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Crankcase Breather Valve Replacement
 
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Pelican Technical Article:

Crankcase Breather Valve Replacement

Nick Czerula

Time:

4 hours4 hrs

Tab:

$100

Talent:

*****

Tools:

Set of sockets (hex and Torx), wrenches, screwdrivers,

Applicable Models:

BMW Z3 Coupe/Conv (1996-02)

Parts Required:

Crankcase breather valve, crankcase breather hoses and pipes

Hot Tip:

Work with a cool engine.

Performance Gain:

Car will run well

Complementary Modification:

Change engine oil and air filter

Some of the combustion byproducts in an operating engine are forced past the piston rings, thus creating pressure in the crankcase. The heating and churning of oil in the crankcase creates additional pressure. This pressure needs to be vented or it causes oil leakage past the engine seals and may even blow out a seal. BMW uses a crankcase breather system in which the oil in the crankcase fumes is condensed and returned to the crankcase and the uncondensed vapors are fed into the engine intake to be burned.

When a crankcase breather valve begins to fail, engine drivability suffers. You may have a rough idle, hard start or a check engine light that is ON with fuel trim faults. If your engine is consuming oil or smoking, checking the crankcase vent valve is a good place to start. The crankcase breather has also been known to emit a honking or wheezing sound from the engine when failing. 

On 4-cylinder models, the crankcase breather valve is mounted to the rear of the intake manifold. On 6-cylinder models, it is located below the intake manifold, behind the throttle housing mounting surface.

Early 6-cylinder engines and late 6-cylinder engines with aluminum valve covers utilize an external crankcase breather. This tech article shows how to replace them. On late 6-cylinder models with a plastic valve cover, the crankcase breather valve is integrated into the valve cover. To replace or repair this valve, replace the entire valve cover. See our tech article on valve cover replacing.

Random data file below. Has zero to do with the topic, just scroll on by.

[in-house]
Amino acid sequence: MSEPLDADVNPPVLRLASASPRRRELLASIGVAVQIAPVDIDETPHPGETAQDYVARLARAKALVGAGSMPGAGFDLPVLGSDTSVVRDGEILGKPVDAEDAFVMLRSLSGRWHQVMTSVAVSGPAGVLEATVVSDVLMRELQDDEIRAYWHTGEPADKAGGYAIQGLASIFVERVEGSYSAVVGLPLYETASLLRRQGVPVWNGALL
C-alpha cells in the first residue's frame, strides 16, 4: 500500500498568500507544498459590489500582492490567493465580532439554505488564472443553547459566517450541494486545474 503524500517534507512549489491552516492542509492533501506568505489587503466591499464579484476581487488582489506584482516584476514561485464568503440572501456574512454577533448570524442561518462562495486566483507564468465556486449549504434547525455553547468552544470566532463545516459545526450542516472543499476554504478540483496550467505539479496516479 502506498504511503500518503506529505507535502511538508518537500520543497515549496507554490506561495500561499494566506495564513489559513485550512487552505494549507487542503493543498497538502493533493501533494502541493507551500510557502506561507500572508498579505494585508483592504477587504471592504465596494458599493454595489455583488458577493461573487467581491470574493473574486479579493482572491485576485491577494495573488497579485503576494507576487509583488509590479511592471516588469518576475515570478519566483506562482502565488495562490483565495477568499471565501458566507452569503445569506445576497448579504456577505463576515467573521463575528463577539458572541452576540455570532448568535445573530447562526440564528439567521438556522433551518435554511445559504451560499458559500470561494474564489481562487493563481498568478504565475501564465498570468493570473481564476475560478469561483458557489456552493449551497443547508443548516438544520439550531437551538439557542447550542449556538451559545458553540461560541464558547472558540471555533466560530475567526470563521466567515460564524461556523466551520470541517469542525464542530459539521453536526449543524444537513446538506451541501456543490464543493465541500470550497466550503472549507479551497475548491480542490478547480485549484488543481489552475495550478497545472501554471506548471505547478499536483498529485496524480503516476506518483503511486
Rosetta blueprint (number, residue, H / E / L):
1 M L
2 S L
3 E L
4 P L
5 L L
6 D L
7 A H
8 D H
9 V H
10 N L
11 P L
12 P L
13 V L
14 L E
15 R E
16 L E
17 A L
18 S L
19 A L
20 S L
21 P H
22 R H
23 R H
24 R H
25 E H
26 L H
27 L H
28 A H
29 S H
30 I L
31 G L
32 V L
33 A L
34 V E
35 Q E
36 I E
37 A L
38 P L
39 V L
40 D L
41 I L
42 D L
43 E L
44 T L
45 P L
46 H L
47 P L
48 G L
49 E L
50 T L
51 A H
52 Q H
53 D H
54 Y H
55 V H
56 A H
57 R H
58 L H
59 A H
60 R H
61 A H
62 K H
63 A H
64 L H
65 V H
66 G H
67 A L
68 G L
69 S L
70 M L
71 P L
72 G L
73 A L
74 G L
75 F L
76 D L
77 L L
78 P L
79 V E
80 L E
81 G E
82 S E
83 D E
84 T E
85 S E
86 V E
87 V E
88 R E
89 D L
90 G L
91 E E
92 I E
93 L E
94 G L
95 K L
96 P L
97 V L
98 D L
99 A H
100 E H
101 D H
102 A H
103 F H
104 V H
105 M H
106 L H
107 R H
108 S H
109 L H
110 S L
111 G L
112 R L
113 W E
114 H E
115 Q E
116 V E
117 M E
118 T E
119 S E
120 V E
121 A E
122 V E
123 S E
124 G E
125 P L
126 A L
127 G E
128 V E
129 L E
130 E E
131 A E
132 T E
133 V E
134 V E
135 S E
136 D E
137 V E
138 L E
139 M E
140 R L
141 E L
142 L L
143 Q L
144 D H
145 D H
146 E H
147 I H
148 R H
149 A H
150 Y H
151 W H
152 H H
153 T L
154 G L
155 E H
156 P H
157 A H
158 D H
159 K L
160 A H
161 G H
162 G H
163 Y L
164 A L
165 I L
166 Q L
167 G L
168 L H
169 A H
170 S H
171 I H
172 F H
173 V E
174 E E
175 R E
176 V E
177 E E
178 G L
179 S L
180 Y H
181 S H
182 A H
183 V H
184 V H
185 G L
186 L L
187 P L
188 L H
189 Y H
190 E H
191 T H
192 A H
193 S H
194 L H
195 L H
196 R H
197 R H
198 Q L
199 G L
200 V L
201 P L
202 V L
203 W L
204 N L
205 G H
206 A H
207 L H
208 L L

When replacing your crankcase breather valve, I suggest replacing all the vent hoses and the oil drain hose to dipstick tube. They become brittle over time from exposure to engine oil and heat. When removing, these parts are likely to fall apart in your hands. To avoid vehicle down time, have these parts handy before you begin work.

To avoid marring the paint and trim, work with a plastic prying tool or wrap a screwdriver tip with masking tape before prying out body or interior items.

Keep in mind that when your car was serviced before, parts may have been replaced with different size fasteners used in the replacement. The sizes of the nuts and bolts we give may be different from what you have, so be prepared with different size sockets and wrenches. 

Protect your eyes, hands and body from fluids, dust and debris while working on your vehicle. If you're working with the electrical system, disconnect the battery before beginning. Always catch fluids in appropriate containers and properly dispose of any fluid waste. Recycle parts, packaging and fluids when possible. Do not work on your vehicle if you feel the task is beyond your ability. 

Vehicle models change and evolve, as they grow older, so the vehicle shown in our illustrations may vary slightly from yours. If something seems different, let us know and share your info to help other users. Do you have questions or want to add to the article? Leave a comment below. When leaving a comment, please leave your vehicle information.

Models with 4-cylinder engine:

The sealing O-ring at times hardens and leaks. If you have oil residue or a small oil leak at the intake manifold, inspect this seal. If the seal is faulty, you will have to replace the breather valve. See photo in step 6 for O-ring location.

The crankcase breather is located at the back of the intake manifold (green arrow).
Figure 1